It was very difficult to find the word. Sometimes you see an object that somehow gives you that feeling of being at home, being secure, being safe, being loved; there are things that bring back these feelings. And the memories always stay; the feelings stay. The title came from that.

How did you choose which photos to include?

Some of the photos were from the homes of my family or friends, but some were from a house I visited for the first time. One thing just hit me: with homes that I knew, I found something that gave me that feeling, but I would come back at a time when the natural light was right. In all of them, I wanted this warm light that intensifies the feeling of warmth.

You feel the personality of the people behind the pictures. I excluded all the pictures that even had a hand because I believe that you can feel the people and characters even without seeing them. This exhibit is the first time I took pictures without people in them.

Each one of the photographs has a story. There are two images from my grandparents' house, which is not in existence anymore. While I was doing my project, the house was sold and destroyed.

What attracted you to photography?

I started photography when I was much younger. I wasn’t very eloquent in expressing my ideas. Growing up, I realized I do have ideas and values. I just needed to express them in a different way, and photography was a great medium for that. The idea of freezing an image, but that the image would document a feeling, or how people are dressed or the situation of your society — this is what triggered me.  

I was the chief photographer of Al-Ahram Weekly, and I was the photo editor of Al Shorouk. This was the first time that they chose a photo editor who was actually a photographer. I was very happy with the challenge, and I thought it could change the way newspapers look and which pictures they use. I trained the new photographers not to do the stereotypical and approach photos with a different attitude. When I was a photo editor, I would teach my photographers that pictures should be well-composed, well-lit and should say something. I started from scratch because the idea of a photo editor was very strange to them and the way you crop the image and do borders. They didn’t understand that a photograph tells a story on its own. It does even more than what is in the text.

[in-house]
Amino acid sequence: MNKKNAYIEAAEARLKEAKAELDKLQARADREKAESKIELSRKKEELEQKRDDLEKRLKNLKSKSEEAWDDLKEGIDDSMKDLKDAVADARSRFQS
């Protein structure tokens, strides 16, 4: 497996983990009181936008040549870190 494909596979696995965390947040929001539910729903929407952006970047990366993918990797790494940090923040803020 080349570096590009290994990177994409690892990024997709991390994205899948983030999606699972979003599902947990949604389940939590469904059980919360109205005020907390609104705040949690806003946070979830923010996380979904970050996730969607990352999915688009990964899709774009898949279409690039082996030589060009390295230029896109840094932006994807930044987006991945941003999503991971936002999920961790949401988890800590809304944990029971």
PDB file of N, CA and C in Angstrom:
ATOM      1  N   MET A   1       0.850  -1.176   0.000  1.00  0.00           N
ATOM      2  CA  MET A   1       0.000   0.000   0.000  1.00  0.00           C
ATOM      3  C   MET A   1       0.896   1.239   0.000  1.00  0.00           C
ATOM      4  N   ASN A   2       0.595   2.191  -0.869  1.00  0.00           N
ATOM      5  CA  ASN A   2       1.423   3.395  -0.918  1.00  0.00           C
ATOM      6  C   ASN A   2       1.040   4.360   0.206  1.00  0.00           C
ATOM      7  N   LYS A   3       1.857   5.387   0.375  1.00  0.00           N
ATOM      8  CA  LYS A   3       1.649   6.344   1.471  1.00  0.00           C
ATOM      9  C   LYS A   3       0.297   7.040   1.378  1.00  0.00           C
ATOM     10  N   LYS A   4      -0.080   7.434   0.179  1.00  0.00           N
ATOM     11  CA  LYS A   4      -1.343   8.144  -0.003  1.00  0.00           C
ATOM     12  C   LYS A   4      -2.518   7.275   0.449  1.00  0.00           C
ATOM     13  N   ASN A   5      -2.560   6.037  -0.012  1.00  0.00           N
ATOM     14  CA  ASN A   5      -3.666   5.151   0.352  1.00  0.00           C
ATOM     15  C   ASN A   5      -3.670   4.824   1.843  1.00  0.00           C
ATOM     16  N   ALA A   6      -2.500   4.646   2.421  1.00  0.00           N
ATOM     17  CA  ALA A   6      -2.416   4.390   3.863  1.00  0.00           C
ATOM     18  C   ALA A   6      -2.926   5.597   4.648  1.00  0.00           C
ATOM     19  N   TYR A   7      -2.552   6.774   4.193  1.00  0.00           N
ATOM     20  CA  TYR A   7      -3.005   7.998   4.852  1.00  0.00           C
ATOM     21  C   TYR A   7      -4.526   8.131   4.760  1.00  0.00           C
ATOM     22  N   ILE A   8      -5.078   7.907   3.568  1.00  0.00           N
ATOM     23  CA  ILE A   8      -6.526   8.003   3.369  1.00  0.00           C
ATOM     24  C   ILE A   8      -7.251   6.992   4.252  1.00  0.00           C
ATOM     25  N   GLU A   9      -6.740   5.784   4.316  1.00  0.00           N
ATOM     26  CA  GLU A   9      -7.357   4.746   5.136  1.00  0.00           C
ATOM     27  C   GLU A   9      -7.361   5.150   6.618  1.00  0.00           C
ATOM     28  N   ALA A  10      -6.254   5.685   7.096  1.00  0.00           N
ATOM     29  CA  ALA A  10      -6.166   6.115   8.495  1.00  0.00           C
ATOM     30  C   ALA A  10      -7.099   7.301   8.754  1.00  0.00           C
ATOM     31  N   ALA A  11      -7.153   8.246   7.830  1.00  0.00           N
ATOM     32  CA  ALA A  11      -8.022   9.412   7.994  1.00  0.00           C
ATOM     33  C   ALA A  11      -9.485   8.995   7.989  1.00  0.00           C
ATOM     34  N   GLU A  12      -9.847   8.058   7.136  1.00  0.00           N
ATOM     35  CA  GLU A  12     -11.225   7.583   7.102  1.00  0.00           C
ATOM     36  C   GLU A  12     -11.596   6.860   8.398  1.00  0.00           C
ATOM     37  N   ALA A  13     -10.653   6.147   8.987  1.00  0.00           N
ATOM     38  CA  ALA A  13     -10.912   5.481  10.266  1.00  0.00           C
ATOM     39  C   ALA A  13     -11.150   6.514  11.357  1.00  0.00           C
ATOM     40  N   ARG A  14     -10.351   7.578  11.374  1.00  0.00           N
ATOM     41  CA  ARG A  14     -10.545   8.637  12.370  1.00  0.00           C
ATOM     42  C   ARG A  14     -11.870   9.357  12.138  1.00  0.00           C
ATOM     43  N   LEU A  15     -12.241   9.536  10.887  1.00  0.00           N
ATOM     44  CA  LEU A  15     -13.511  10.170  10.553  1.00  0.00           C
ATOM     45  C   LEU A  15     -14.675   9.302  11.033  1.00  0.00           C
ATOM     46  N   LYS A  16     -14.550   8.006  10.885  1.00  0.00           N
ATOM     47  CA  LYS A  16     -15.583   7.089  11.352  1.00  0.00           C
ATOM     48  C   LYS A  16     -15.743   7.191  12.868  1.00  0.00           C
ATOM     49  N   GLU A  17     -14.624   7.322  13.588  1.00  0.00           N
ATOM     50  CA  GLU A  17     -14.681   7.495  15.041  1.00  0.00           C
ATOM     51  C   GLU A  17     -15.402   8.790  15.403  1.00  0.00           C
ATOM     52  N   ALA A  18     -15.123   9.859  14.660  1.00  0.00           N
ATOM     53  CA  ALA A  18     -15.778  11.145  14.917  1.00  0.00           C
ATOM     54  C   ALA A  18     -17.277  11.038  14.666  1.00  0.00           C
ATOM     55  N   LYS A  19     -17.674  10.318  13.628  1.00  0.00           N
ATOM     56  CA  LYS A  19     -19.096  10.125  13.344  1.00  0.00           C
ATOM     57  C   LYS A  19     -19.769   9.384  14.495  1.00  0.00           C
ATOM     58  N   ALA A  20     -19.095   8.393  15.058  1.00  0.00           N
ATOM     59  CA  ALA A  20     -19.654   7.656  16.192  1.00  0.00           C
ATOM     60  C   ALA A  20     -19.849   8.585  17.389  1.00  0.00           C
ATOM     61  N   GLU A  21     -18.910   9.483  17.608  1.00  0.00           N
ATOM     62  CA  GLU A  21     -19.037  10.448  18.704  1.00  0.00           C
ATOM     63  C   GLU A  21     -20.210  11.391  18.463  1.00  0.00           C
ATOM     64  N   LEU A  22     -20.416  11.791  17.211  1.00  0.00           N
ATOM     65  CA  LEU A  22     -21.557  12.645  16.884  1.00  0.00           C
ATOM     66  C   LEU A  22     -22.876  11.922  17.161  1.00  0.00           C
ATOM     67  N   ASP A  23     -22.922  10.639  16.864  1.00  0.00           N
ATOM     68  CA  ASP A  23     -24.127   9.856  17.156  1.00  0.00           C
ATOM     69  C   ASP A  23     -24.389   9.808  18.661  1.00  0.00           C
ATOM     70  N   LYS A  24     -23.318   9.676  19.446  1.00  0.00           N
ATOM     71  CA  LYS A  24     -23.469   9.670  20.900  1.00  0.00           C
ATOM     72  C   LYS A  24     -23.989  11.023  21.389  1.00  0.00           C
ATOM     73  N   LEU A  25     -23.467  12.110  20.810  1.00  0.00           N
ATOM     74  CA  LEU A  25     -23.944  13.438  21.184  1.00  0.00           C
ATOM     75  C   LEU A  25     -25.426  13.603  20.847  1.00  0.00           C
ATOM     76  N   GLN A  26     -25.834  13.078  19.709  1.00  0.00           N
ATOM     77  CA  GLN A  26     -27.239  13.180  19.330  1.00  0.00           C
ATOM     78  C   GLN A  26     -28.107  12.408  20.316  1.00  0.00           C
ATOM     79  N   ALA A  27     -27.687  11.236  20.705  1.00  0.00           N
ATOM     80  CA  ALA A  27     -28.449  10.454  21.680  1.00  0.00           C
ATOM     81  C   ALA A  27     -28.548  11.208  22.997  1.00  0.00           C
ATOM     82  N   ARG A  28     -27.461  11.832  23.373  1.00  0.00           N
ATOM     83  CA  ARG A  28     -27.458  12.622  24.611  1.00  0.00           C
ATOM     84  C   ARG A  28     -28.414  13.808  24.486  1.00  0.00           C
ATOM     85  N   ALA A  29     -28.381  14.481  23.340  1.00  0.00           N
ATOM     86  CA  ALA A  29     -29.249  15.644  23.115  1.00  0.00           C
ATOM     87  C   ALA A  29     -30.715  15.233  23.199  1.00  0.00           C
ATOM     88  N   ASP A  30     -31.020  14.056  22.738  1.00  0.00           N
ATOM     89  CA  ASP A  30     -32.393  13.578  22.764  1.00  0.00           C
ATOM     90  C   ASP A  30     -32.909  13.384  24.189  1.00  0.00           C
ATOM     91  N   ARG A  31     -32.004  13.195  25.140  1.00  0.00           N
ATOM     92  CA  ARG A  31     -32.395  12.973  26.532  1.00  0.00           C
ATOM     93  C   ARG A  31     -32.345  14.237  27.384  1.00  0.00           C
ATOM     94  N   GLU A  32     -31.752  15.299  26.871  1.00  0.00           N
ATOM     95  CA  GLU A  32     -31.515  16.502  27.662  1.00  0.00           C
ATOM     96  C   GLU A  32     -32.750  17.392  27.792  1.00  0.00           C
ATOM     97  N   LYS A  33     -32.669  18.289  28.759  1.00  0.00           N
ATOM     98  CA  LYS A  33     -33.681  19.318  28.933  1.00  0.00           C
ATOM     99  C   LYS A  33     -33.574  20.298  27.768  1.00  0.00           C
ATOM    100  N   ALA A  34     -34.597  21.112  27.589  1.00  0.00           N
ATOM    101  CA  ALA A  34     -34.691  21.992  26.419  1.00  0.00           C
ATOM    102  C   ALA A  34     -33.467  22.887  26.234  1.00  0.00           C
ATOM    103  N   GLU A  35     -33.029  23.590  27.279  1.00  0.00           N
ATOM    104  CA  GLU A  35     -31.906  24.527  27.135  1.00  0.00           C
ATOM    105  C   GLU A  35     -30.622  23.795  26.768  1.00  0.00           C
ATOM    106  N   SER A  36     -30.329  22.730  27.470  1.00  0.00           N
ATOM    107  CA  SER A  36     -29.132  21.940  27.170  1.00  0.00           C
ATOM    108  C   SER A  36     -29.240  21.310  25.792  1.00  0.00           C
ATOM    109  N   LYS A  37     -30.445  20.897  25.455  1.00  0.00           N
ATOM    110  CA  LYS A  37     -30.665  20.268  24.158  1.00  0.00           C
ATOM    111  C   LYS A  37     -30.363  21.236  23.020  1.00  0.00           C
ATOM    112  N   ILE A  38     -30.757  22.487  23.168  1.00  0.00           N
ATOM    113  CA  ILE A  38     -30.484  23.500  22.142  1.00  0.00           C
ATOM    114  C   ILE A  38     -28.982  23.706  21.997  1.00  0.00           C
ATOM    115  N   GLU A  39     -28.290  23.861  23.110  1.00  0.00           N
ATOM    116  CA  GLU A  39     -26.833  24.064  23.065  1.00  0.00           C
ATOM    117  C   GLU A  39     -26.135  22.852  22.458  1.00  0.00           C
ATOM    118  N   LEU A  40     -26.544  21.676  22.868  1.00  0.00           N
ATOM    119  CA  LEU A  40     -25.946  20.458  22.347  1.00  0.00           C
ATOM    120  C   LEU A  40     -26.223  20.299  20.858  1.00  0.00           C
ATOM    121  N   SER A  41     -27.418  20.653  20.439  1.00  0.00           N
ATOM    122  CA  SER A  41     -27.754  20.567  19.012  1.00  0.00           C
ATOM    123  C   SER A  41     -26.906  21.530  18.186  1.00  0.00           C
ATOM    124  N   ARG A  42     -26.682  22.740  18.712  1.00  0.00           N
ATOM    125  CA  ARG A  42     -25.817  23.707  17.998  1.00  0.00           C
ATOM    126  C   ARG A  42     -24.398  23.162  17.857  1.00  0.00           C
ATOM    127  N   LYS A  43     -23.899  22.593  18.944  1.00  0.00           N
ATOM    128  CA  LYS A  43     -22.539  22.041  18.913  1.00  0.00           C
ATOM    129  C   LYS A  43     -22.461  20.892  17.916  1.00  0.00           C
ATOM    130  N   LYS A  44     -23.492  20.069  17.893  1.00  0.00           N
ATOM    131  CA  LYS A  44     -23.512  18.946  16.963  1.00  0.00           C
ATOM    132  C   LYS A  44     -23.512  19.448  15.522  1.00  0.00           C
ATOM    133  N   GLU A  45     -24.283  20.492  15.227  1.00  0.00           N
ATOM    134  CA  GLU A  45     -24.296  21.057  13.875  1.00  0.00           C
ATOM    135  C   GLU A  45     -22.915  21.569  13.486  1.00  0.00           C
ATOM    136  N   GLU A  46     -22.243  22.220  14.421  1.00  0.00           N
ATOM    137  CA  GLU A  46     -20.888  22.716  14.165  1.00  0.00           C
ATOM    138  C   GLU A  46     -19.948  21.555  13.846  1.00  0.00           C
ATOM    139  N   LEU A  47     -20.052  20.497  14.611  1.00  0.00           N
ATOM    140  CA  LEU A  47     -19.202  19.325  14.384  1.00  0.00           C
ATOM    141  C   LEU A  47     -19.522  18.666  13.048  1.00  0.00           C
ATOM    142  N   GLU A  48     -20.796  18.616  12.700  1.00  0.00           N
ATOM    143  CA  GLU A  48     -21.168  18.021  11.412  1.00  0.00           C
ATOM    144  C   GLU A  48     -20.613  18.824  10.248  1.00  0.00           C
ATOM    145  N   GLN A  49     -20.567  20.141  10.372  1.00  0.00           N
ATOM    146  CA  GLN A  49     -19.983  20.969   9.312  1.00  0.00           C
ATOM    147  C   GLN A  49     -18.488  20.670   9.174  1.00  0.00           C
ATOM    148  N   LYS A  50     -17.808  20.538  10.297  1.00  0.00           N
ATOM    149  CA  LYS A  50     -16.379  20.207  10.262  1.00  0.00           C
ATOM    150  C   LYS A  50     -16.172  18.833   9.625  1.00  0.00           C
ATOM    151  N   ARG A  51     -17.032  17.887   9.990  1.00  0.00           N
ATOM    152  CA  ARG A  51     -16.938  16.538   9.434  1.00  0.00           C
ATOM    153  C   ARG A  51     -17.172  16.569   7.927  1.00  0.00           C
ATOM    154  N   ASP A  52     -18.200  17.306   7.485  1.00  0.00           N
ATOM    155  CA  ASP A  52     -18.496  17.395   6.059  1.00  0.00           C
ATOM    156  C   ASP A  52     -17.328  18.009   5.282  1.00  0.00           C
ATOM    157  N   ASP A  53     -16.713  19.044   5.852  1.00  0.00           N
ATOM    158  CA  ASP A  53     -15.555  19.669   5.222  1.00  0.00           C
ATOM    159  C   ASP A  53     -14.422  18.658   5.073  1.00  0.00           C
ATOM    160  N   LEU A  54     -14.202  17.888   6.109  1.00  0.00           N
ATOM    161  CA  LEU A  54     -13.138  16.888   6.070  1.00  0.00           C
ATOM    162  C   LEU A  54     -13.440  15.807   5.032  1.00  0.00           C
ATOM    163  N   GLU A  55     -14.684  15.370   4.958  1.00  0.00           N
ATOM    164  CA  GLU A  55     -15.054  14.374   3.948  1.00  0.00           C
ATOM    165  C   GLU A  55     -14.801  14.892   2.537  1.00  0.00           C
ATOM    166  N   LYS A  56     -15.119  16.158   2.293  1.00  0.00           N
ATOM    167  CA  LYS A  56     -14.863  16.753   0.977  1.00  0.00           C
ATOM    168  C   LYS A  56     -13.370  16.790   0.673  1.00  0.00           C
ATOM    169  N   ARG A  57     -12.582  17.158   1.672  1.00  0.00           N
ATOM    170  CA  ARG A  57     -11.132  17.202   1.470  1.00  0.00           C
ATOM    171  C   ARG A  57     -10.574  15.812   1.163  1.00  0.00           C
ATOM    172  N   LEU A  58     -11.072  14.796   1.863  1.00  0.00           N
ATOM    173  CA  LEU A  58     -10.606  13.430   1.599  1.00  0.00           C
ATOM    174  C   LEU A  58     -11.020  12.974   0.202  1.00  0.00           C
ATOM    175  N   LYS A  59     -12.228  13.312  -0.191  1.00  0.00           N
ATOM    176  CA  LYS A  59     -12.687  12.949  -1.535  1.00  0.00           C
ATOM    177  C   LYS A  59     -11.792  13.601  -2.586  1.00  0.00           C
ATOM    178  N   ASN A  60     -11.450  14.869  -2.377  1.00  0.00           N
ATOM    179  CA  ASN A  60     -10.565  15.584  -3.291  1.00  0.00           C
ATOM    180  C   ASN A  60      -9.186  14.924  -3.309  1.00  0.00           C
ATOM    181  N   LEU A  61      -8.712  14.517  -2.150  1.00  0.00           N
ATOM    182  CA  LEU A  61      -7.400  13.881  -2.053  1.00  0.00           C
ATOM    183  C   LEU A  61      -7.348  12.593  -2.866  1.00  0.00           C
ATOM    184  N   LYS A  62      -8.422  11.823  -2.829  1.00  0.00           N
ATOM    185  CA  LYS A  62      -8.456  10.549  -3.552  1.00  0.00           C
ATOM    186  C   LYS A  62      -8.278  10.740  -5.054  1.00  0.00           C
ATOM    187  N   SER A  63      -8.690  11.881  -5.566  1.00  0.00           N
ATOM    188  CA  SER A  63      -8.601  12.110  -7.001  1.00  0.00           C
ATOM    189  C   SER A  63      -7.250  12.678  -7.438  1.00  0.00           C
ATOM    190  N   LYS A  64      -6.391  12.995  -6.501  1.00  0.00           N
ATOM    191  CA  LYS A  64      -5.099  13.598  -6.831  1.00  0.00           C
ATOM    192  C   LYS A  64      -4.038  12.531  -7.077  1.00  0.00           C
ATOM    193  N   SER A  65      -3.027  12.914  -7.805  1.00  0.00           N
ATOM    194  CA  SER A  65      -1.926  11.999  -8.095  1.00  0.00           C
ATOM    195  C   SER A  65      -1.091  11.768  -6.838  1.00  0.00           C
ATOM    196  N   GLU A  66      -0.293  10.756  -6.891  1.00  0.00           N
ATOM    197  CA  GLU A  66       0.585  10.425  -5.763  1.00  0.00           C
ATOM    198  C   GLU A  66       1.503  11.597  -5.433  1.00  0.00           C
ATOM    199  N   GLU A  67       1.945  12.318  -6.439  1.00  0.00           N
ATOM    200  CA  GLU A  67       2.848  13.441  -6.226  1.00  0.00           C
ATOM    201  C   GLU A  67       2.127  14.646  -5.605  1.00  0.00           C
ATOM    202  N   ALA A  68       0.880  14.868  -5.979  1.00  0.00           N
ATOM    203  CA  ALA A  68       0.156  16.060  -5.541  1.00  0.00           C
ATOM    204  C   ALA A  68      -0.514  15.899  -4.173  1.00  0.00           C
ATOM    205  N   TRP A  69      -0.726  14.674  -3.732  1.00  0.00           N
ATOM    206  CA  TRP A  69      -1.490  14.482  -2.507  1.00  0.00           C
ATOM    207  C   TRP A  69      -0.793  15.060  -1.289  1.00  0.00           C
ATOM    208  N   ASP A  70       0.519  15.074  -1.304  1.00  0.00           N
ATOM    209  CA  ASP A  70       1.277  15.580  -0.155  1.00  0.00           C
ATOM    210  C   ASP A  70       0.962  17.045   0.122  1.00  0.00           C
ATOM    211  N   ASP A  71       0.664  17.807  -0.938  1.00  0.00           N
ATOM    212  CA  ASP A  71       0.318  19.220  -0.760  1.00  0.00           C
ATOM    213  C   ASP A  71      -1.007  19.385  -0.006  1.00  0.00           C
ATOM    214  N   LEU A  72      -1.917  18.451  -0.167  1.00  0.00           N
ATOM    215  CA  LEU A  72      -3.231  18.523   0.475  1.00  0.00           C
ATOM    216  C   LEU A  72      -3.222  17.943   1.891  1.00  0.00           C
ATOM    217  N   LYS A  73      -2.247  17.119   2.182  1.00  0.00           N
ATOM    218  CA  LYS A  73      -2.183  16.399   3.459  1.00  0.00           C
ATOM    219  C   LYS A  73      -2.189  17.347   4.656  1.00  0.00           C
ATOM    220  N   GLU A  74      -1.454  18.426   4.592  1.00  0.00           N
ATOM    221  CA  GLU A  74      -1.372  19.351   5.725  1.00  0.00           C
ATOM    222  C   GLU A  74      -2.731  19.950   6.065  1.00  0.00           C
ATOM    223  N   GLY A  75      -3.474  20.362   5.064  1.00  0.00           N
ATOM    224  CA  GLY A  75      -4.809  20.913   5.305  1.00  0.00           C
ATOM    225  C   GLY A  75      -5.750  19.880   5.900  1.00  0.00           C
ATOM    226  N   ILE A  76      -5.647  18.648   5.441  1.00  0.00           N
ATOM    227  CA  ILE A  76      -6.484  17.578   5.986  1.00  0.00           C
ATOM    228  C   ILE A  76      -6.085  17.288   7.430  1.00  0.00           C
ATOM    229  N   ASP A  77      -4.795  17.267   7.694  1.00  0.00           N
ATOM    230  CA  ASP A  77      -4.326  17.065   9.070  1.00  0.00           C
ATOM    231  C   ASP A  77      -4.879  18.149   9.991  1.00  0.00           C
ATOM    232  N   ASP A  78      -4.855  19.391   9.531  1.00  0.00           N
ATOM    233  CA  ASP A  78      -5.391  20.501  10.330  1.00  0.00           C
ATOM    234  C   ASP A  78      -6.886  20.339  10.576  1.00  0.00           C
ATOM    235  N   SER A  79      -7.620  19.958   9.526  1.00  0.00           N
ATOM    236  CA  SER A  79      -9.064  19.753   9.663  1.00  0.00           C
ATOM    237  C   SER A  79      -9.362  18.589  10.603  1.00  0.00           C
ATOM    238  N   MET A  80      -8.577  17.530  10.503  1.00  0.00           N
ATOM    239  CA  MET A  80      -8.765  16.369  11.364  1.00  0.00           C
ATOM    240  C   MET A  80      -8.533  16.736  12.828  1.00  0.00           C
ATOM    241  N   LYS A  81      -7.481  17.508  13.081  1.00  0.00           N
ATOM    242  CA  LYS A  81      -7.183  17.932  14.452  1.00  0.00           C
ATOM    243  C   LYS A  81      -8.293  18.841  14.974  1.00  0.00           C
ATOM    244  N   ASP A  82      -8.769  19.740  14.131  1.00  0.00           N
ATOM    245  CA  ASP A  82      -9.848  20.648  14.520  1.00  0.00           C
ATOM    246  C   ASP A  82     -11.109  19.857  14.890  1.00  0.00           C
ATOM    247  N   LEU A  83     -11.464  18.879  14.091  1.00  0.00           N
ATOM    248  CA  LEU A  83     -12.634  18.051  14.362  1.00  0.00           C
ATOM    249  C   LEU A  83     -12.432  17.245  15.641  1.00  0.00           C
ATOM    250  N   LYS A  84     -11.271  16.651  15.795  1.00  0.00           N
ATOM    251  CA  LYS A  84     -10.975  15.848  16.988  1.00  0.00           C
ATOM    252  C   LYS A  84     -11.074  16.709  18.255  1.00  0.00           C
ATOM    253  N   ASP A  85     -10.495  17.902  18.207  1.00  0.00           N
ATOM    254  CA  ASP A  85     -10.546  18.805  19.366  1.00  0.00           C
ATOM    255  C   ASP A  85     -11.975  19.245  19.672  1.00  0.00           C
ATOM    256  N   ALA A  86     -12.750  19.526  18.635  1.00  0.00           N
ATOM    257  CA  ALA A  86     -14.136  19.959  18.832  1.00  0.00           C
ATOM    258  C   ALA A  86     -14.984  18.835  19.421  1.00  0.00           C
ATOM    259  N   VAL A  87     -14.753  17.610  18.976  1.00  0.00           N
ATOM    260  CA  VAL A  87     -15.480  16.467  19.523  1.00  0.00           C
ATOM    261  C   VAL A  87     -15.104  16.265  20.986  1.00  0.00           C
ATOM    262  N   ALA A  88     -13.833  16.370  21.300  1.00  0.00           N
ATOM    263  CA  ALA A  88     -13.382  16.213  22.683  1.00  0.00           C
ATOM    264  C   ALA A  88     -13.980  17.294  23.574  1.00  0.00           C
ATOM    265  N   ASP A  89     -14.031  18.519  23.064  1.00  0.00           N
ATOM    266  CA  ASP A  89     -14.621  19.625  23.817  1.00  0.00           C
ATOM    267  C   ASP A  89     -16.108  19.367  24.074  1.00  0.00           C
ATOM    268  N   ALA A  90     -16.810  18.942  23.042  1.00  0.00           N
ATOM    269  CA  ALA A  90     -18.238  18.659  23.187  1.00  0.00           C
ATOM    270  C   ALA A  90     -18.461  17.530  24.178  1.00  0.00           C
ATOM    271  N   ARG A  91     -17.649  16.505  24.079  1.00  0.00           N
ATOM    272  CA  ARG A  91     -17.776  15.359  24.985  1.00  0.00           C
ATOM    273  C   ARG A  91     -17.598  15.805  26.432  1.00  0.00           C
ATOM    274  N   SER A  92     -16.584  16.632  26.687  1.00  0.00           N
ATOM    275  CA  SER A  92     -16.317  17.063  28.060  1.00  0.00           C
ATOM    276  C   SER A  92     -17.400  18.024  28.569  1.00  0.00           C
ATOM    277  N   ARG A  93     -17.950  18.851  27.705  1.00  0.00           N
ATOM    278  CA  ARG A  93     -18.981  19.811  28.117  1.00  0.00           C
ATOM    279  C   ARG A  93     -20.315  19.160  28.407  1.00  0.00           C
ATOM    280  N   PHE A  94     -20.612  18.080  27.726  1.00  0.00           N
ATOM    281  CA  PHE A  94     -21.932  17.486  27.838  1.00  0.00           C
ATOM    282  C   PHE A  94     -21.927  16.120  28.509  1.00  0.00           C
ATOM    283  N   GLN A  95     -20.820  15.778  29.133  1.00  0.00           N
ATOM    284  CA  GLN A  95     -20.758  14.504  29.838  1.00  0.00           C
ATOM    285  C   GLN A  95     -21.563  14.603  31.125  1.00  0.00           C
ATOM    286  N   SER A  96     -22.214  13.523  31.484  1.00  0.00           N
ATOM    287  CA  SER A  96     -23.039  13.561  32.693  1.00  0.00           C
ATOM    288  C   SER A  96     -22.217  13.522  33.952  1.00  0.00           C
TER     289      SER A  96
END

Did your work in photojournalism influence your artistic photography?

I disagree with this dichotomy. I am a photojournalist; I am a documentary photographer. Whether my images are shown in the newspaper or in a gallery or museum, how I work is the same. I don’t believe that photos in a newspaper should be boring and ugly.

Why did you transition to academia and come to AUC?

With the political developments, it became very difficult as a photo editor. I decided to leave, but to me, the most interesting part of the job was mentoring the photographers. I like that you can give the information you have to people who will carry it on and become even better than you. It is very rewarding.

Now, I teach photography classes at AUC. Some students are very interesting, and I like to see the change that happens over the course of the semester. Maybe none of them will become professional photographers, but it’s interesting to watch them learn how they express their ideas through photographs and how to see their society through photographs. They really do see things in a different way. My hope is that, with this generation, even if they do become editors instead of  professional photographers, they understand the importance of the image, that they have their own impact and that they can do a lot more than just being illustrative of the text.